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In Nautilus, when you double click a file, it will open it with the default application associated with the file's extension. For instance, .html files will open in a web browser and .pdf will be opened with Document Viewer. Is there a way to reproduce the same behavior from within the command line (i.e. open path/filename)? I'm asking because I like to browse my file-system from the command line but sometimes don't remember which app. opens what.

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There is a similar question regarding launching default browser from the command line:… – kounryusui Nov 29 '10 at 13:42
That's a brilliant question indeed! In almost 4 years of my bashing I hadn't thought about it :P – Djack Jun 7 at 9:40
up vote 92 down vote accepted

I think xdg-open is the command you are looking for.

       xdg-open - opens a file or URL in the user's preferred application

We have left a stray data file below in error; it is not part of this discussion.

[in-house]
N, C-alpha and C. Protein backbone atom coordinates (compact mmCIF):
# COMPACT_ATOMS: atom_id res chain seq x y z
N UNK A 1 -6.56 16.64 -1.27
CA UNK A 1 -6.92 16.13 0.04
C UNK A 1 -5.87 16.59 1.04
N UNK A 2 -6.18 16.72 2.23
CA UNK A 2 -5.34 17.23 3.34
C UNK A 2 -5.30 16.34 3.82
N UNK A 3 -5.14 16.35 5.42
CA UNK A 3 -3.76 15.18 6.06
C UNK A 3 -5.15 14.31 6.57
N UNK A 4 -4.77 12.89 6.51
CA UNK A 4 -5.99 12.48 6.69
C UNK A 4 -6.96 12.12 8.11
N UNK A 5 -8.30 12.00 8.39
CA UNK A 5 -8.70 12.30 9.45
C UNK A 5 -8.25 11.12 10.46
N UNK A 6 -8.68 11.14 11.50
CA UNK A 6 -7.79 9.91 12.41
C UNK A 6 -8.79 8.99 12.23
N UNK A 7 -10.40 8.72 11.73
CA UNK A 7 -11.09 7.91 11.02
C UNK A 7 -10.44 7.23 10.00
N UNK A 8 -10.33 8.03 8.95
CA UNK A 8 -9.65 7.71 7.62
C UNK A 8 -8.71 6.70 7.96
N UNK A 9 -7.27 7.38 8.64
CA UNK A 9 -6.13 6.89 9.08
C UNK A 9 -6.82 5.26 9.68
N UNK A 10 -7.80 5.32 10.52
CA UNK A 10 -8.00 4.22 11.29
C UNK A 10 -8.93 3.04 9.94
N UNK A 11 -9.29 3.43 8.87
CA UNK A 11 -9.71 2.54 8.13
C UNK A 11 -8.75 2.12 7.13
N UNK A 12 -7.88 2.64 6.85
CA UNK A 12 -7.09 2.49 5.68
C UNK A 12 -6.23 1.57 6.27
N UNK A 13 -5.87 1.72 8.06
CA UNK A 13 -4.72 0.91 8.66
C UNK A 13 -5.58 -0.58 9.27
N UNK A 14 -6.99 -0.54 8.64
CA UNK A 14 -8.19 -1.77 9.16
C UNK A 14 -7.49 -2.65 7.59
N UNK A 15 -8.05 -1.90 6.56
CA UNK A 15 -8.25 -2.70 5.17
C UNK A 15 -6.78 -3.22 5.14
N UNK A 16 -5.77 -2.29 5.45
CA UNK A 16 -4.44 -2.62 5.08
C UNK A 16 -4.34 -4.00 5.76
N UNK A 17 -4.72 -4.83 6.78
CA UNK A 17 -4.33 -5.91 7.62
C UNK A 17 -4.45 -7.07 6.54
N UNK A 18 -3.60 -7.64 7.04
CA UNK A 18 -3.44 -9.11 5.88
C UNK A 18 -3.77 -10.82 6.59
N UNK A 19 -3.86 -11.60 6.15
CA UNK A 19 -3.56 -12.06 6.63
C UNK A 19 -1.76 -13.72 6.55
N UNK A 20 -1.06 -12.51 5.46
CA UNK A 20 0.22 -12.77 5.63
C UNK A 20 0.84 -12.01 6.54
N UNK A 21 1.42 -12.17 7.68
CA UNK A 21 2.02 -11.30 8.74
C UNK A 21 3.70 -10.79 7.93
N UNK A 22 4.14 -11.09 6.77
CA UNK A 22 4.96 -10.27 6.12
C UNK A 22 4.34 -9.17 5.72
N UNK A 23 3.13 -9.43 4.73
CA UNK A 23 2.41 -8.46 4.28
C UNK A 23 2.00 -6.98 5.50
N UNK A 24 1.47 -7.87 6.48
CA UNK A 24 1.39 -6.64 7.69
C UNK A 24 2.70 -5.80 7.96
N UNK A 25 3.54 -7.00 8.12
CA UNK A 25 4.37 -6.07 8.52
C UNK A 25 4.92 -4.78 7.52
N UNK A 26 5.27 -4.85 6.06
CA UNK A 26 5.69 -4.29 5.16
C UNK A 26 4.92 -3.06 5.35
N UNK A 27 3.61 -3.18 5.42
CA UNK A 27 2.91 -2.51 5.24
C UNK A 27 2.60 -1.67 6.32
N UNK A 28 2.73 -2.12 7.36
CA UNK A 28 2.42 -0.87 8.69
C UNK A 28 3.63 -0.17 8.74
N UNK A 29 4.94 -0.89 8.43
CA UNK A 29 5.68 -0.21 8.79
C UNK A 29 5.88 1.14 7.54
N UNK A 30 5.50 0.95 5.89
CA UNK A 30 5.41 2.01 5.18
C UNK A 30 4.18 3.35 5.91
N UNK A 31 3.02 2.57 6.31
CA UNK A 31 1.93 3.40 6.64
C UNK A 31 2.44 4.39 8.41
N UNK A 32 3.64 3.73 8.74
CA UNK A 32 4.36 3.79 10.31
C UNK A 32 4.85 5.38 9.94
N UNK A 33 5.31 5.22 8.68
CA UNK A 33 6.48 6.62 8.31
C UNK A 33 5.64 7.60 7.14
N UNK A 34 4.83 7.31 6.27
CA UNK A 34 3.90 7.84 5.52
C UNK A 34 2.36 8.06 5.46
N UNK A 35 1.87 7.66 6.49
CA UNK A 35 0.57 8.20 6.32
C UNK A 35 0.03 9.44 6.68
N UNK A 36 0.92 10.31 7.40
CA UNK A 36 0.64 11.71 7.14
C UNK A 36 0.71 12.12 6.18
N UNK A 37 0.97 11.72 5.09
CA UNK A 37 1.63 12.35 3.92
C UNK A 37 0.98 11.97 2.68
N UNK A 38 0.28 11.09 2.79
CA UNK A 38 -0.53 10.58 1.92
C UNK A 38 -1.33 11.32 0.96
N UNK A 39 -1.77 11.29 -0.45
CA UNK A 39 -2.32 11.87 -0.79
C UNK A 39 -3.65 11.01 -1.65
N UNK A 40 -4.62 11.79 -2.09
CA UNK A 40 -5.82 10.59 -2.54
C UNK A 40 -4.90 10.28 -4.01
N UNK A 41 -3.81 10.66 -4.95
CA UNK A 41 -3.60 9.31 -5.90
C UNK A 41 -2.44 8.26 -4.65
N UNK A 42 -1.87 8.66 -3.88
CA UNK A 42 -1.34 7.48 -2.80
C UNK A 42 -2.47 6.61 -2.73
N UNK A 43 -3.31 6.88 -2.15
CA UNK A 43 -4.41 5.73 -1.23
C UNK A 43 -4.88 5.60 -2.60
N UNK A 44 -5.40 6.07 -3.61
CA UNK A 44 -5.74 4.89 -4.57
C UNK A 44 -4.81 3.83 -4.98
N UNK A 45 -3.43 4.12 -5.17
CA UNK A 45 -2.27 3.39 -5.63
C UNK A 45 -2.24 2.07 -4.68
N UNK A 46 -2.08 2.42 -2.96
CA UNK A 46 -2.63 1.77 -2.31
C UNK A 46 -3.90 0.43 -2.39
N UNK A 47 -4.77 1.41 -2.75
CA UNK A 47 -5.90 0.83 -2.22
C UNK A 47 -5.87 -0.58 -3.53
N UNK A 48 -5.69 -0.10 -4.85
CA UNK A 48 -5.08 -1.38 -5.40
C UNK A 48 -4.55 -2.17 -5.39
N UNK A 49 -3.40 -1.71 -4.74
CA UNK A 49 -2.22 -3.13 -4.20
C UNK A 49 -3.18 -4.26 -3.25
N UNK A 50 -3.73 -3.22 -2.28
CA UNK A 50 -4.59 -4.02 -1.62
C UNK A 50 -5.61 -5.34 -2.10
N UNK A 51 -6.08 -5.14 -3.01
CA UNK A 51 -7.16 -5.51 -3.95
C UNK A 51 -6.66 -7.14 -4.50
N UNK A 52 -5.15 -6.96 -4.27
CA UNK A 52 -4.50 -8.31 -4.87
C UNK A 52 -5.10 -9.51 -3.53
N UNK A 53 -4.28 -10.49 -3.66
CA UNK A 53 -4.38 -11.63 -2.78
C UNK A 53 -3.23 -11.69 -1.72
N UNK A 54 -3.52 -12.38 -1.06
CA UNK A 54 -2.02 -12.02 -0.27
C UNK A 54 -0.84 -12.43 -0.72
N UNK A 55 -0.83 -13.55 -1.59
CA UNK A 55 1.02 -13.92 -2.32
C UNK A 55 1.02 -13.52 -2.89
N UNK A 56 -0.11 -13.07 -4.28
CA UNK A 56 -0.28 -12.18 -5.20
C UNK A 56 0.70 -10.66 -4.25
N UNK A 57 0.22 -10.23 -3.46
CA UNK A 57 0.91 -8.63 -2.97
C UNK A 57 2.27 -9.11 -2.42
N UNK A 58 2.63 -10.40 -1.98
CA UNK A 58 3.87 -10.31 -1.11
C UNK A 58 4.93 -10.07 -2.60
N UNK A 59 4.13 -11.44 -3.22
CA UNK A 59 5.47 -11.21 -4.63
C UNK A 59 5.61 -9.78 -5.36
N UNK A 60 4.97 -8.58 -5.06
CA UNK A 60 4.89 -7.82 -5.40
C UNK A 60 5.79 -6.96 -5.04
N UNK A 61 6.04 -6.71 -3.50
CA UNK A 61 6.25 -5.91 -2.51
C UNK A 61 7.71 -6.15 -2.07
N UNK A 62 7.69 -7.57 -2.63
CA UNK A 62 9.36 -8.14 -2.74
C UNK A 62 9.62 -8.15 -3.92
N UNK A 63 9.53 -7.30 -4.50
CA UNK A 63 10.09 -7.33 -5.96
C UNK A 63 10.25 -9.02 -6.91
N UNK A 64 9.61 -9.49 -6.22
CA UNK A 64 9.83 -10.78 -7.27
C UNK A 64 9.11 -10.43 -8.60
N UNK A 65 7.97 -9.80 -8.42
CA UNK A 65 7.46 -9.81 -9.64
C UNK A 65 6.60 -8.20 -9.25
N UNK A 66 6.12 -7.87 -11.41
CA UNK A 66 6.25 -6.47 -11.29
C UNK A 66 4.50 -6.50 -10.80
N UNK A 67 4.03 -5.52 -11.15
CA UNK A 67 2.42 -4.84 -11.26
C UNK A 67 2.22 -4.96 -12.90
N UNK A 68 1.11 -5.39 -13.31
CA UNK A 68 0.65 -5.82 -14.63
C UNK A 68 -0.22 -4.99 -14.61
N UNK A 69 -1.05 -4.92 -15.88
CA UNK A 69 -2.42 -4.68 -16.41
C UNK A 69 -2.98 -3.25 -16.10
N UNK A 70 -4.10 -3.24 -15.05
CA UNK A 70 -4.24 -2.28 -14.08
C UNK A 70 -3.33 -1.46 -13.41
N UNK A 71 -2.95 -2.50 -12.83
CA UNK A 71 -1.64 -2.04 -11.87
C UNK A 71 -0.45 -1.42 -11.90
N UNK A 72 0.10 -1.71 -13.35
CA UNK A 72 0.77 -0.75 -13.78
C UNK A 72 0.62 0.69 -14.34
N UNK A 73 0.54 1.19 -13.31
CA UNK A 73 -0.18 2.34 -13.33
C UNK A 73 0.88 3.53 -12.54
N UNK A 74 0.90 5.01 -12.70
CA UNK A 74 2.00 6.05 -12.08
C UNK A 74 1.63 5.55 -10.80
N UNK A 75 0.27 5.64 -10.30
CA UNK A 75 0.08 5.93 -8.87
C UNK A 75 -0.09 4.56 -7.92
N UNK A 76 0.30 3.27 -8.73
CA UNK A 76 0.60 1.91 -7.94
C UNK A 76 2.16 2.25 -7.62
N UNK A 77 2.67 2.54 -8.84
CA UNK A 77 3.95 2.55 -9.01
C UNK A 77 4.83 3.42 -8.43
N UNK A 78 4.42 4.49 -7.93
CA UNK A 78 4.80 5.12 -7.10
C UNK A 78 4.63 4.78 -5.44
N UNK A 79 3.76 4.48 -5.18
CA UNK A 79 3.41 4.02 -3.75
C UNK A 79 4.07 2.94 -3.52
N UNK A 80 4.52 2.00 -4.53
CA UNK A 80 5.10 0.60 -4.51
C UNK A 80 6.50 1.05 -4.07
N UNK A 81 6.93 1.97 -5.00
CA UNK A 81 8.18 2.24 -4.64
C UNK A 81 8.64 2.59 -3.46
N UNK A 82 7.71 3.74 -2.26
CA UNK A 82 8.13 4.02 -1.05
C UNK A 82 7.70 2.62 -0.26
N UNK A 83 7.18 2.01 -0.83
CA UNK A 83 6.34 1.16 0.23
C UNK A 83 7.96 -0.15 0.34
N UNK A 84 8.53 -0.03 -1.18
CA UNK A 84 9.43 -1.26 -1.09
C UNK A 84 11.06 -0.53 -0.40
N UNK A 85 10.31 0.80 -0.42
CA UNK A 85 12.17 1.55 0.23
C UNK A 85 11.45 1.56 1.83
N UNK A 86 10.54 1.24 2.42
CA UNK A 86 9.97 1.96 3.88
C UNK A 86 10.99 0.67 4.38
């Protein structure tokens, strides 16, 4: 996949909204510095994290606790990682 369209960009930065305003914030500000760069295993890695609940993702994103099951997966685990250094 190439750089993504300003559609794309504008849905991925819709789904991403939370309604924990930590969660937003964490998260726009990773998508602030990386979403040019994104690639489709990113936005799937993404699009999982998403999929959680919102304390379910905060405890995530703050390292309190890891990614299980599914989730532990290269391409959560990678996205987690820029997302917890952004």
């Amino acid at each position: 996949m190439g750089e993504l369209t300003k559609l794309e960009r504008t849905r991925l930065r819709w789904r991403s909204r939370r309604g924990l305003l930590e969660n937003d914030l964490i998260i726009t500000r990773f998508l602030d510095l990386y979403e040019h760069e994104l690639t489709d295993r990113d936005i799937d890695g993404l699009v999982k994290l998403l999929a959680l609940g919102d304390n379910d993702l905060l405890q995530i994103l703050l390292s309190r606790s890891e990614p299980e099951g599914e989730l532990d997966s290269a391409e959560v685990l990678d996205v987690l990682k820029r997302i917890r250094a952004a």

xdg-open {file | URL}

       xdg-open {--help | --manual | --version}

       xdg-open opens a file or URL in the user's preferred application. If a URL is provided the URL will be opened
       in the user's preferred web browser. If a file is provided the file will be opened in the preferred
       application for files of that type. xdg-open supports file, ftp, http and https URLs.

eg: xdg-open index.php

This will open index.php in gedit(if you are using gnome).

If you want to open a url in browser


this will open in your default browser.

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wish I searched on google for this earlier – JohnMerlino Sep 25 '13 at 23:55
On Gnome: gnome-open and on KDE: kde-open works. – Farahmand Feb 21 '14 at 16:01

xdg-open and gnome-open

xdg-open is the most universal way (work also on KDE)

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This answer was posted earlier. – Kadir Jan 15 '15 at 11:44

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